Yeah, you really could’a named them Mole Biscotti, cause mole has almonds in it too! We’re gonna have to swap Guatemala stories some time – I had some interesting adventures there!

    • Mimi said,

      May 7, 2010 at 5:57 pm

      So did my Dad. That’s why me and my sister are here. 😉

  11. ohiofarmgirl said,

    May 8, 2010 at 6:03 pm

    hey! i’m lovin’ the no-sugar stuff.. great use of molasses and honey. we must be on the same wave length… i had cocoa also just now.. but as hot cocoa (made from goat’s milk, of course!). but one of these would have been the ticket.

    great work – keep it up.

  12. Sandra said,

    May 15, 2010 at 9:12 am

    Looks really delicious! YUM!

  13. Joanne said,

    May 18, 2010 at 4:49 am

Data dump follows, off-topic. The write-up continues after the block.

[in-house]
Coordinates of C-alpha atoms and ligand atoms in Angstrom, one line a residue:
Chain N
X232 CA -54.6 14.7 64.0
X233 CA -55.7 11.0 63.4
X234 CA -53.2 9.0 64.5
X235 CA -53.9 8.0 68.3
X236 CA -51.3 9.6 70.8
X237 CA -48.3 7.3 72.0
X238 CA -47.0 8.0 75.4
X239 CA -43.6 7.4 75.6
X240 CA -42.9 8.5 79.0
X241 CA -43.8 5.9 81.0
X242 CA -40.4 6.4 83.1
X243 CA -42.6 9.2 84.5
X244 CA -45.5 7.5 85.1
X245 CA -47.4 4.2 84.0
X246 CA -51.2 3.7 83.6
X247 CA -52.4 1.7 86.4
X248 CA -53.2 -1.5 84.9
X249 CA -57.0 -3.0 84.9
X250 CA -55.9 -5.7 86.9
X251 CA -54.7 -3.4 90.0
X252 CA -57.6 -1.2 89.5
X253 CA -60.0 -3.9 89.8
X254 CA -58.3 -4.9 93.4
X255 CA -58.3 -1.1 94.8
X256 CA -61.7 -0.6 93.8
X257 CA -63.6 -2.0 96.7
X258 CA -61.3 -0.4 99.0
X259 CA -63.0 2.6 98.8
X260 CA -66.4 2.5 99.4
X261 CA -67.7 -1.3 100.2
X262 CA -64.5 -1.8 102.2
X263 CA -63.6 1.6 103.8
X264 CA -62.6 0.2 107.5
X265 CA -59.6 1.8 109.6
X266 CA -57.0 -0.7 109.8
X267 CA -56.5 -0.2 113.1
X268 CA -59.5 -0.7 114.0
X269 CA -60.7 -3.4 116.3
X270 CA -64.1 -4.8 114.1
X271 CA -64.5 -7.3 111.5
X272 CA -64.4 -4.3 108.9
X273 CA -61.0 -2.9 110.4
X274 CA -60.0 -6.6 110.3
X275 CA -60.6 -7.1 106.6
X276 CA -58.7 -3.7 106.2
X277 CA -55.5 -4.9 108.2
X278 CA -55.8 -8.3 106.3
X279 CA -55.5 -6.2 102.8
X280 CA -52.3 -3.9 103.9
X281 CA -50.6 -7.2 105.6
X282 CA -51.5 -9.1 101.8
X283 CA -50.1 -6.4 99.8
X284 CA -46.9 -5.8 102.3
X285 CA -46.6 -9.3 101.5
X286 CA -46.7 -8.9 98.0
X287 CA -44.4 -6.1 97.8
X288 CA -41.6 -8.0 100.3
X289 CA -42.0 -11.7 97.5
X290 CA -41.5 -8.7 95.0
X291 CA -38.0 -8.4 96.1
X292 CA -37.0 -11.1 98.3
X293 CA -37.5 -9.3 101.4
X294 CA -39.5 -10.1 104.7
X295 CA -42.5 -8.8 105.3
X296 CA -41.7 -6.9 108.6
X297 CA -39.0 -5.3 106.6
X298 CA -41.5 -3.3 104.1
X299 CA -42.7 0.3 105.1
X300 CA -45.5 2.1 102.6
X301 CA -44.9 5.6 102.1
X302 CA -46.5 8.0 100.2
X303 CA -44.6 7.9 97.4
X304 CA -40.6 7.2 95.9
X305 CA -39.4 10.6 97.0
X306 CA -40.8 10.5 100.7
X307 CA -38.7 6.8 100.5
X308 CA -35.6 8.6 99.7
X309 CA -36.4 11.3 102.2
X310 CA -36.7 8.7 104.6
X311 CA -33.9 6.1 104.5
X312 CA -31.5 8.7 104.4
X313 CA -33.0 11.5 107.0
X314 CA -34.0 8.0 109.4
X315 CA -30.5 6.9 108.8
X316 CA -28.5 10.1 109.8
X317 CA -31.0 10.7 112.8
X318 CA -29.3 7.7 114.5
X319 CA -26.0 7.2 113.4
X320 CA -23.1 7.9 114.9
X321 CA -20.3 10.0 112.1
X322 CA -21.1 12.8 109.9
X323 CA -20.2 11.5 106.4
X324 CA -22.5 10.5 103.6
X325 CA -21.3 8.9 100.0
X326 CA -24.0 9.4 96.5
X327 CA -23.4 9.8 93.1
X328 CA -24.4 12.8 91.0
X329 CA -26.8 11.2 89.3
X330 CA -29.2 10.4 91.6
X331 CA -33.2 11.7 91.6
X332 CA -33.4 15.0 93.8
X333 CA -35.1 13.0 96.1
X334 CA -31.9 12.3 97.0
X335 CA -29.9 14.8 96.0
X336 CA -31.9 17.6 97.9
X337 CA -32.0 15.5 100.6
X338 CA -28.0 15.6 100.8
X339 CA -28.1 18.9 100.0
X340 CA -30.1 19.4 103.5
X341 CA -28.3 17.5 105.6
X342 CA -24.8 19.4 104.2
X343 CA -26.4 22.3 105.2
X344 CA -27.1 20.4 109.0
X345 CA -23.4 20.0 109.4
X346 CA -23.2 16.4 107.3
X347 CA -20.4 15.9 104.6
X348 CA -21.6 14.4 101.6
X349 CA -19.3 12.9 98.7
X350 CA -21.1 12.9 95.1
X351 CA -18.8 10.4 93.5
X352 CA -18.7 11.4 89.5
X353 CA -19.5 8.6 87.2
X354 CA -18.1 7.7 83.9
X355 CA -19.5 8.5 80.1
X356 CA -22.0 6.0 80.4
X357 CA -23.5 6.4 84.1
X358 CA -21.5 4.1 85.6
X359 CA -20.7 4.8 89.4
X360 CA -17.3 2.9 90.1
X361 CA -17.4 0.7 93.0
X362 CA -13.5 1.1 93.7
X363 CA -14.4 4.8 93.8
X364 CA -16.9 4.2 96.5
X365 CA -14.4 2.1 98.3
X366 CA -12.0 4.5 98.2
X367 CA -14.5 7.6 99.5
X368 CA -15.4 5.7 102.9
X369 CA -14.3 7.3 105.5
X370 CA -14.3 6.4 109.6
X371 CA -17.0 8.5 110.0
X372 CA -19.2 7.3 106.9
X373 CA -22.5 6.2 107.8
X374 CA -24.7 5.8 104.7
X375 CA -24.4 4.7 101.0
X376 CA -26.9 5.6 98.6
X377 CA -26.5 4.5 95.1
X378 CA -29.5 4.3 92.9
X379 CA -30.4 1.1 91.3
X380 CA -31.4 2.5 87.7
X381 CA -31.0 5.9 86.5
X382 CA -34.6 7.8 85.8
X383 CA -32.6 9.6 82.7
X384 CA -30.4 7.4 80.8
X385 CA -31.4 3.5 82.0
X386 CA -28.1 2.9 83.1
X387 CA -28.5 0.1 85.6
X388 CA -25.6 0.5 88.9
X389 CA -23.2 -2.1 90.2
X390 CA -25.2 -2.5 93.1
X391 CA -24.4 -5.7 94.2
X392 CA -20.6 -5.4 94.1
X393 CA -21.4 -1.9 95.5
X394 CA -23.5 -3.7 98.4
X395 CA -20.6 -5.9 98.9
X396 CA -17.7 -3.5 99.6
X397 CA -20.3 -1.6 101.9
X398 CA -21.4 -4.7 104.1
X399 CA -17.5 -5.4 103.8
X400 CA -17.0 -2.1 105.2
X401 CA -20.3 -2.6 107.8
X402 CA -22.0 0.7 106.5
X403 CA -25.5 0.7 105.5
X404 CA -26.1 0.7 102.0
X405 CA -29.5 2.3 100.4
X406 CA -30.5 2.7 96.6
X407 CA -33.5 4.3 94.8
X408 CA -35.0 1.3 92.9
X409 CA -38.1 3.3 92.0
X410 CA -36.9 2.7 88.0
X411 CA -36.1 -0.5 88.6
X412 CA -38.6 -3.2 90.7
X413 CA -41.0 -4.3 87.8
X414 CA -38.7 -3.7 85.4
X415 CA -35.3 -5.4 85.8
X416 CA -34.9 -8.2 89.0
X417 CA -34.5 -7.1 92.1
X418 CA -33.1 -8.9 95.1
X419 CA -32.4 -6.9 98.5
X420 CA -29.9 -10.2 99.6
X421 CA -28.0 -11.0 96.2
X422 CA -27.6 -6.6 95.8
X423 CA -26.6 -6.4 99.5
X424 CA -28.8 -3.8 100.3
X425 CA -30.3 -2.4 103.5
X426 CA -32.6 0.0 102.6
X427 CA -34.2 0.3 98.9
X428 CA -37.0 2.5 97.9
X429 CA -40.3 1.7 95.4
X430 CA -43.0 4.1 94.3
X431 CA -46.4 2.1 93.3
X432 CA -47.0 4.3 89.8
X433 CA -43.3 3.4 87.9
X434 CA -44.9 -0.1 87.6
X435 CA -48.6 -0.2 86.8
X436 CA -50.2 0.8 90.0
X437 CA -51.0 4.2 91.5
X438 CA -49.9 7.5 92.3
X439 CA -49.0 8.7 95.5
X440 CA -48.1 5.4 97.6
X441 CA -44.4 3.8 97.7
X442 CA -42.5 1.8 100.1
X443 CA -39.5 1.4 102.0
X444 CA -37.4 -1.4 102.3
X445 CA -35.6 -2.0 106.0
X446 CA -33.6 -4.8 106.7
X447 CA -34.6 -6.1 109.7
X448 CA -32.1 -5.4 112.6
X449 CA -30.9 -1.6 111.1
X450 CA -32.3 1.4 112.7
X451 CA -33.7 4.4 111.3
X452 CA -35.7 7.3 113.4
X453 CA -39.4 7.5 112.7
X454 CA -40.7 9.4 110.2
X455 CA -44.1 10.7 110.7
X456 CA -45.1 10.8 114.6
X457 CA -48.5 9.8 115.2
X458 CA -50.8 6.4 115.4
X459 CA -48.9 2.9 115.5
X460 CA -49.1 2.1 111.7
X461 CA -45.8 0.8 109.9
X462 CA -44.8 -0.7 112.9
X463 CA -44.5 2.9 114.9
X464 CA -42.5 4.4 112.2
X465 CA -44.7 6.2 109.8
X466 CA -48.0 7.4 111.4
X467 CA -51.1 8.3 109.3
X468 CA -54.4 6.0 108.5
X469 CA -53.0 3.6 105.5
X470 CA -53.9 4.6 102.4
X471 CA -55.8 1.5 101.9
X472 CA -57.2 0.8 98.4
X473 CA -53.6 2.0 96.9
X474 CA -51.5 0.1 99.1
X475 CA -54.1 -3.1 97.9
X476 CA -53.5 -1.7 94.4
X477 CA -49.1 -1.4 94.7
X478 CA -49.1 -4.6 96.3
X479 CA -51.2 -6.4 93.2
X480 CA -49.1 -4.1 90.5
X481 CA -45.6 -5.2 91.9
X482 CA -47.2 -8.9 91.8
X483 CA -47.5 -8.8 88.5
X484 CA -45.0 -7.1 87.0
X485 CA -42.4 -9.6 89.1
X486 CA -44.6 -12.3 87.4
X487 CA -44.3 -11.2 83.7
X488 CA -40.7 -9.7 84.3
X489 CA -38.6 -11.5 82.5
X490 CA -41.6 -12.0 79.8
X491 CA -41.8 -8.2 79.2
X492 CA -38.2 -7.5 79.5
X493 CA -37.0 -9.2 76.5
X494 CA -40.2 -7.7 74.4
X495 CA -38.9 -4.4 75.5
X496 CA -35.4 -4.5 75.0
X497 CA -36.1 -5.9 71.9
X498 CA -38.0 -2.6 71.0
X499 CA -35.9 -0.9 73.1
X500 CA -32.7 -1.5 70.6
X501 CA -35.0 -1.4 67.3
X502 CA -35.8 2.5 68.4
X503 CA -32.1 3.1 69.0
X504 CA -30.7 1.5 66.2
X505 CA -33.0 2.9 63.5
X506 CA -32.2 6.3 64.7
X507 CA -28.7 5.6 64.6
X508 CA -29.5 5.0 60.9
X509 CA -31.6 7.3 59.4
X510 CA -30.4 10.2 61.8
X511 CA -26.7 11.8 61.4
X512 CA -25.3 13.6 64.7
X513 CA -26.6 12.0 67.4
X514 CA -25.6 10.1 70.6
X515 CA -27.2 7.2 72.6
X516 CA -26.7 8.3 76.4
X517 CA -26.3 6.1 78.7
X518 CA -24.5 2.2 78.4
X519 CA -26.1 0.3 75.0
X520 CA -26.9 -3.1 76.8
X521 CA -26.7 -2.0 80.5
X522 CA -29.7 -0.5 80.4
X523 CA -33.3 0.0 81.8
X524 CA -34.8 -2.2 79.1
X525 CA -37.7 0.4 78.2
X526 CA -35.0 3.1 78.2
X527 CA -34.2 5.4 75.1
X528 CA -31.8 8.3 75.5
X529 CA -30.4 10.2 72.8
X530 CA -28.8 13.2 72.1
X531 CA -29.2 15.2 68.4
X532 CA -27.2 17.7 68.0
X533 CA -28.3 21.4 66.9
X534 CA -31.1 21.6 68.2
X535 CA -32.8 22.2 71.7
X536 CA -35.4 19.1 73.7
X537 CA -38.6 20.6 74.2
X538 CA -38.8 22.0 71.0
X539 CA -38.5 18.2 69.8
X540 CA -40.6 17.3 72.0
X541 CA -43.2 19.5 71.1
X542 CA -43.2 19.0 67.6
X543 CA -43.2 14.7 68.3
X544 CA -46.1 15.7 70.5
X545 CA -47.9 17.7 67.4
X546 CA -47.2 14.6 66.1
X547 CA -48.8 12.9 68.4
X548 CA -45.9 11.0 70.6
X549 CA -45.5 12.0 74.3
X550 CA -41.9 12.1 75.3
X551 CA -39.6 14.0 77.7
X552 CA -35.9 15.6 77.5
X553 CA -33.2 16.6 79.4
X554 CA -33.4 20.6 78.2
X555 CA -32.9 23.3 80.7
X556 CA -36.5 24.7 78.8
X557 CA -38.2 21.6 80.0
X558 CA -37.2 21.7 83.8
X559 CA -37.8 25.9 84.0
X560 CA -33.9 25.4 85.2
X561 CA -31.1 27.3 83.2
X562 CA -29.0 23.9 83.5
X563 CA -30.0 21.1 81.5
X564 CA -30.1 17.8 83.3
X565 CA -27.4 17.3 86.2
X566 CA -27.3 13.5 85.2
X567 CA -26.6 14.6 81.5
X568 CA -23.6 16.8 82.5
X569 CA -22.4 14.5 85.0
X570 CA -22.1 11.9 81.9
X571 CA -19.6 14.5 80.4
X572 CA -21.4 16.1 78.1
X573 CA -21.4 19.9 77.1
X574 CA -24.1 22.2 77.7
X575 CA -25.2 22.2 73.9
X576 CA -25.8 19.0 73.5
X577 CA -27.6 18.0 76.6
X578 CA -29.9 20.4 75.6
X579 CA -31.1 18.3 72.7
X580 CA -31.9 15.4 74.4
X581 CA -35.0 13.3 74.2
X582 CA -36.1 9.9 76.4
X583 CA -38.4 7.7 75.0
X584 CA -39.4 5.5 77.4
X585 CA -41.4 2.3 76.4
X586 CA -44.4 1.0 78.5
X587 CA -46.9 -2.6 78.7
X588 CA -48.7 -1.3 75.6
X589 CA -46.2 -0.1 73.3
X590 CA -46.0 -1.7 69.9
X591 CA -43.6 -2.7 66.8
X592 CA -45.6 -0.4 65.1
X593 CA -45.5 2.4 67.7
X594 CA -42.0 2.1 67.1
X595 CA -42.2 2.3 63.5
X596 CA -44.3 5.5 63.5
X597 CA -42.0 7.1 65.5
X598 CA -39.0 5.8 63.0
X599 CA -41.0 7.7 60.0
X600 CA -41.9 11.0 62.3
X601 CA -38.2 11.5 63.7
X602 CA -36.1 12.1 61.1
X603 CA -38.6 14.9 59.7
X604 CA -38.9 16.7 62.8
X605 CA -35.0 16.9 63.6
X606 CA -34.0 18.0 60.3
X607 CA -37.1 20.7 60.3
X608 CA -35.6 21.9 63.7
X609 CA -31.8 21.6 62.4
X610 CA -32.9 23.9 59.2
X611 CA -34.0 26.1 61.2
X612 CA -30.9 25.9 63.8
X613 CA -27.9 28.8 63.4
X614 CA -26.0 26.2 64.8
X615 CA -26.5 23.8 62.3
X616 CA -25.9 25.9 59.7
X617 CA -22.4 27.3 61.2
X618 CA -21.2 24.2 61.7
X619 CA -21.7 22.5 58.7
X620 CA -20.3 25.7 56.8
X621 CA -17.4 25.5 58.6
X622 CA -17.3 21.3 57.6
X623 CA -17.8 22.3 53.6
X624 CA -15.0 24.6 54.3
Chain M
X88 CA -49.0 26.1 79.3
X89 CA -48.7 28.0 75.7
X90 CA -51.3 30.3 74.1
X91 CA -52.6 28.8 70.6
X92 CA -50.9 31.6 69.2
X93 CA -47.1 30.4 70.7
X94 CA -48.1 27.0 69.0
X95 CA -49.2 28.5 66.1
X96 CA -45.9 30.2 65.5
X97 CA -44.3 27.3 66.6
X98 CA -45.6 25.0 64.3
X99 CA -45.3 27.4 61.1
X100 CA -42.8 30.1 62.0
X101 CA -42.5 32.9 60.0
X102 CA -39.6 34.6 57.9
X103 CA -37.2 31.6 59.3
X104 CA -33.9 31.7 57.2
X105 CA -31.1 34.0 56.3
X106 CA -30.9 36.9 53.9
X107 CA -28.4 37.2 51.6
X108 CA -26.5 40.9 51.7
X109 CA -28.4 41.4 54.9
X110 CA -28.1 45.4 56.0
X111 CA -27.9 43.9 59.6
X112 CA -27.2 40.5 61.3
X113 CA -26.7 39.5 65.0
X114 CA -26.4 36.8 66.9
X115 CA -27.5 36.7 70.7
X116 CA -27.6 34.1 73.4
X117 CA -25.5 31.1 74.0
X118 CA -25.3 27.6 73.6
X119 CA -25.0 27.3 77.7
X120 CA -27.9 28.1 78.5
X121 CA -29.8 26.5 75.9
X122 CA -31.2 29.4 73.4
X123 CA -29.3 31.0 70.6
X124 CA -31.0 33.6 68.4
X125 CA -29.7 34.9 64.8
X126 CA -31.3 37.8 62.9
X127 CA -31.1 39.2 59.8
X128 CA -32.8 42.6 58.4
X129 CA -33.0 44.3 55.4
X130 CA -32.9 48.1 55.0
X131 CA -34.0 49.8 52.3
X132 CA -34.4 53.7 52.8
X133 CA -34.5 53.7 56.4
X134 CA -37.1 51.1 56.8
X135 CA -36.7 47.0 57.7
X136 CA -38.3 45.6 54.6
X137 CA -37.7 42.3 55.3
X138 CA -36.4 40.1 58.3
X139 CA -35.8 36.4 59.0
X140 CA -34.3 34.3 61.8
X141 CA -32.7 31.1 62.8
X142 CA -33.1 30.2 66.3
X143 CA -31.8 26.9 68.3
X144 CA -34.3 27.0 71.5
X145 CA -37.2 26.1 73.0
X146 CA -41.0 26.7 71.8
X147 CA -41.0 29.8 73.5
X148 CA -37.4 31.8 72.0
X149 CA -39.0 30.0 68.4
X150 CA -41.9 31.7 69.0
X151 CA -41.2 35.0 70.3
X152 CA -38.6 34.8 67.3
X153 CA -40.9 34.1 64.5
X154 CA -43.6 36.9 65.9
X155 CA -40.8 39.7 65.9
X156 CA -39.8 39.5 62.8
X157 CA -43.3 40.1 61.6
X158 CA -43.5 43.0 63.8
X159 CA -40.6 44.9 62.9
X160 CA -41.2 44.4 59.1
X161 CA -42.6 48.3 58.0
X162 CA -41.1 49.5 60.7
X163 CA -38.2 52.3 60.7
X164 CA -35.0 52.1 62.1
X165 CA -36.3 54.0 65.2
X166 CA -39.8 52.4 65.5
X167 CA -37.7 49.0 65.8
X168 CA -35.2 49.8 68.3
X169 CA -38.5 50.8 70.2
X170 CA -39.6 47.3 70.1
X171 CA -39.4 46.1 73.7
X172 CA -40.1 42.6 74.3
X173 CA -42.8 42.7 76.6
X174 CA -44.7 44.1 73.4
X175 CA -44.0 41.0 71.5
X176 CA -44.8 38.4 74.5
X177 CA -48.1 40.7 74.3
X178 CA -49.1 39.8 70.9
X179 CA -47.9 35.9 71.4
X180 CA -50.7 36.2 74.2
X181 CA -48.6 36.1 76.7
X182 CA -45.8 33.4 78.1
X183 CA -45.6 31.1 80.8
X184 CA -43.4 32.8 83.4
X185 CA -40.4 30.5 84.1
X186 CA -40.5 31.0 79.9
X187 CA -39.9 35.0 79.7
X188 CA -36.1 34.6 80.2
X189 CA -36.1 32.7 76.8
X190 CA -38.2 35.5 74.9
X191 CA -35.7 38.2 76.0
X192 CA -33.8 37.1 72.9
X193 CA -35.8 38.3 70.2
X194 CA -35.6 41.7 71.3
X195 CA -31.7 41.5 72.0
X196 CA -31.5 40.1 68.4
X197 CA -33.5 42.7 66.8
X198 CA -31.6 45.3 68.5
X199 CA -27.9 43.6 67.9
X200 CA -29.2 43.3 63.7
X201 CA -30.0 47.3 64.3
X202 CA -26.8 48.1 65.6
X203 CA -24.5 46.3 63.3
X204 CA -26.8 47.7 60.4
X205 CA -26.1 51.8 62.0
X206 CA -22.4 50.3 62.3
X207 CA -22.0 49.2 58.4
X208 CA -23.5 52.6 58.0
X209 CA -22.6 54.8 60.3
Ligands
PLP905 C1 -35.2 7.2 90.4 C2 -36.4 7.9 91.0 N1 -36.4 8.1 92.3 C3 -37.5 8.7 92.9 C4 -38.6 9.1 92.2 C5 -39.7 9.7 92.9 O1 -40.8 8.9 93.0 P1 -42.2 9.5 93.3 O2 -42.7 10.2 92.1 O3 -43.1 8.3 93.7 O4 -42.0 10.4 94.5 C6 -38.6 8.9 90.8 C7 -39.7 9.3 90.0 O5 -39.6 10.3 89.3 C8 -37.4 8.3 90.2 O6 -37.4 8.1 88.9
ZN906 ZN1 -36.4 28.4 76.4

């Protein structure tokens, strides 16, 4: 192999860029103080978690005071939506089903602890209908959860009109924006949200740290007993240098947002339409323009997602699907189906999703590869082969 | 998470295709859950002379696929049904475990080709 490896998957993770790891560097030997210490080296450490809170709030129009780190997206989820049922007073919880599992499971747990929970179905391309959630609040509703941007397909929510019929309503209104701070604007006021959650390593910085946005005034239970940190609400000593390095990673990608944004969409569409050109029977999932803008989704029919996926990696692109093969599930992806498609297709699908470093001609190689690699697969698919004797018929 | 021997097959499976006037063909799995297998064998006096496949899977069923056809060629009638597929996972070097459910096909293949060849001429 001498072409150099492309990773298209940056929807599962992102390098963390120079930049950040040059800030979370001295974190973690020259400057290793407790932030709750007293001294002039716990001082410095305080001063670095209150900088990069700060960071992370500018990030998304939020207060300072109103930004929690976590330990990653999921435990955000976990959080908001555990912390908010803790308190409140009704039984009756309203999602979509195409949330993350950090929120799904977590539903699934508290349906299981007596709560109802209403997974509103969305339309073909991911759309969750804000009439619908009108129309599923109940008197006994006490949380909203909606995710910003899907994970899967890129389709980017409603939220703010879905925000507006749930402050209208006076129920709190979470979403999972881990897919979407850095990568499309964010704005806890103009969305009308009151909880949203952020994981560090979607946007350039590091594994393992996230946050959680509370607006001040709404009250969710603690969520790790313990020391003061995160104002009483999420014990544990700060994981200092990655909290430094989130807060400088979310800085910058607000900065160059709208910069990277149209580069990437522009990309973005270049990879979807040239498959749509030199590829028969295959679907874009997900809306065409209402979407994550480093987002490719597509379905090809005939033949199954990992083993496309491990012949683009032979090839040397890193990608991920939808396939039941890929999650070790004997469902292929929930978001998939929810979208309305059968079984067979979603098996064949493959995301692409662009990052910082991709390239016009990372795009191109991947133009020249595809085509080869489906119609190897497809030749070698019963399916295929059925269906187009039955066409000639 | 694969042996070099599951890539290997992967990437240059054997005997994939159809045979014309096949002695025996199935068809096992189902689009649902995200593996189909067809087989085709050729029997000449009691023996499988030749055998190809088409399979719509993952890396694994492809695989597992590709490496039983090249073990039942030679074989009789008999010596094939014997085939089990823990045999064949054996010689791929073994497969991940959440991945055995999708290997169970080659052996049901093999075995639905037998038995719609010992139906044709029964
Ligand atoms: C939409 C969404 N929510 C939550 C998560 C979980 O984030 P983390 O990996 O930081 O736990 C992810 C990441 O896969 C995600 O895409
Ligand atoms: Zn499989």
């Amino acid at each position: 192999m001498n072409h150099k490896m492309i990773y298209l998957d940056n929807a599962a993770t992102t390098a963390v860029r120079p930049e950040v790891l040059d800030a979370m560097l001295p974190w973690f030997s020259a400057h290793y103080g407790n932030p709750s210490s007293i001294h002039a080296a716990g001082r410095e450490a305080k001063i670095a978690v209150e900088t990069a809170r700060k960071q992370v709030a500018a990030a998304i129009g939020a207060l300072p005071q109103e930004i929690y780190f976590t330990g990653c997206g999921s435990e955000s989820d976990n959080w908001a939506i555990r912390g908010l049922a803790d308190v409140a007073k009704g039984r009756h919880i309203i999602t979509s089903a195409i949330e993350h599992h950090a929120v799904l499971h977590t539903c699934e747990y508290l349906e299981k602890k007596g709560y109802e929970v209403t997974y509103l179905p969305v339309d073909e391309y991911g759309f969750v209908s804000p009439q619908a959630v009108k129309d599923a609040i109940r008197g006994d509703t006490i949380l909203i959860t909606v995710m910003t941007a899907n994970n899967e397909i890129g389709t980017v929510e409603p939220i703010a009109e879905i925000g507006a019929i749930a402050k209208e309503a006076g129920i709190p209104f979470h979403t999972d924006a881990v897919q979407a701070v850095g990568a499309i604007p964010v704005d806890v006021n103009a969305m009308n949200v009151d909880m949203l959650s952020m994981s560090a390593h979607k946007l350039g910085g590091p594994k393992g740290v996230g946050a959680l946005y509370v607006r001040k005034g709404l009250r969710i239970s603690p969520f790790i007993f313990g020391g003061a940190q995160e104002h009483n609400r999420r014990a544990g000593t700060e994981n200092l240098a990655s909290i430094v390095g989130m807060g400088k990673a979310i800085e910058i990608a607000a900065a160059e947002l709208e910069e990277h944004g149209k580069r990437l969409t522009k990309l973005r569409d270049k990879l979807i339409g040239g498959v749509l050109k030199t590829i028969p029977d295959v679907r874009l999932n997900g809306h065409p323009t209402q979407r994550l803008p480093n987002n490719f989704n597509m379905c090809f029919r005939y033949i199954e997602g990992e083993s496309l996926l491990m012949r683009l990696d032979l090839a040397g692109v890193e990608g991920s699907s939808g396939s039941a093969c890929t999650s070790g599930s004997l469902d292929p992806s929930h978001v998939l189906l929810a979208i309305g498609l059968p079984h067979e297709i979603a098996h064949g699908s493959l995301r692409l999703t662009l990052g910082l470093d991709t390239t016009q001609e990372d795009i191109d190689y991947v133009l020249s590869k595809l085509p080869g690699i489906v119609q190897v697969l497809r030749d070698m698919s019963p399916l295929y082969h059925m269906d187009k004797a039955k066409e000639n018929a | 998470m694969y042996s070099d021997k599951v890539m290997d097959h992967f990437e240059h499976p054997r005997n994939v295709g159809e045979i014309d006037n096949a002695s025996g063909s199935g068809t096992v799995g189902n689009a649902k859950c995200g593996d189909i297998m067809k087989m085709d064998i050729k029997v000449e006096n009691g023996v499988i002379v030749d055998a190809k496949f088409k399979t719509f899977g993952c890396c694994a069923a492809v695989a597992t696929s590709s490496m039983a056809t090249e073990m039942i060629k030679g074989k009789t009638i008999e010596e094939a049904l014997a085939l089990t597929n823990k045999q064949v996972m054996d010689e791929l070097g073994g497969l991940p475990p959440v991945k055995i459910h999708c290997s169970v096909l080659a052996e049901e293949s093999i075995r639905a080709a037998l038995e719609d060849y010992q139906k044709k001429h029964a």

Decadent is exactly the word I would use to describe these. They sound like they are just about bursting with flavor and deeply chocolatey. I like that in a biscotti.

  14. Shelley said,

    June 19, 2010 at 9:17 pm

    Wow…this sounds like something I would love! Too bad there’s no molasses in China. Would honey or kumquat syrup work?

    • Mimi said,

      June 20, 2010 at 11:29 am

      Hi Shelley,
      I’ve never used kumquat syrup so I am not sure how it would work. If it is like honey and has a complex flavor, I say go for it. If not, try honey. A dark honey would work best in this recipe.

  15. pragmaticattic said,

    July 12, 2010 at 6:18 am

    These look great. I am always on the lookout for healthier treats, especially now that DH is on WW.

    • Mimi said,

      July 12, 2010 at 8:02 am

      These are pretty good for WW. I think they worked out to around 2 pts each for a pretty generous sized cookie. On the other hand…watch out for the rice krispies treats you were eyeing up. I cut them into 15 large squares and they were 6 pts. I had to cut them into smaller portions.

      In case you were curious about this response, I am still having a love hate relationship with WW. I fell off the wagon and have a toe clinging on to the back of the wagon…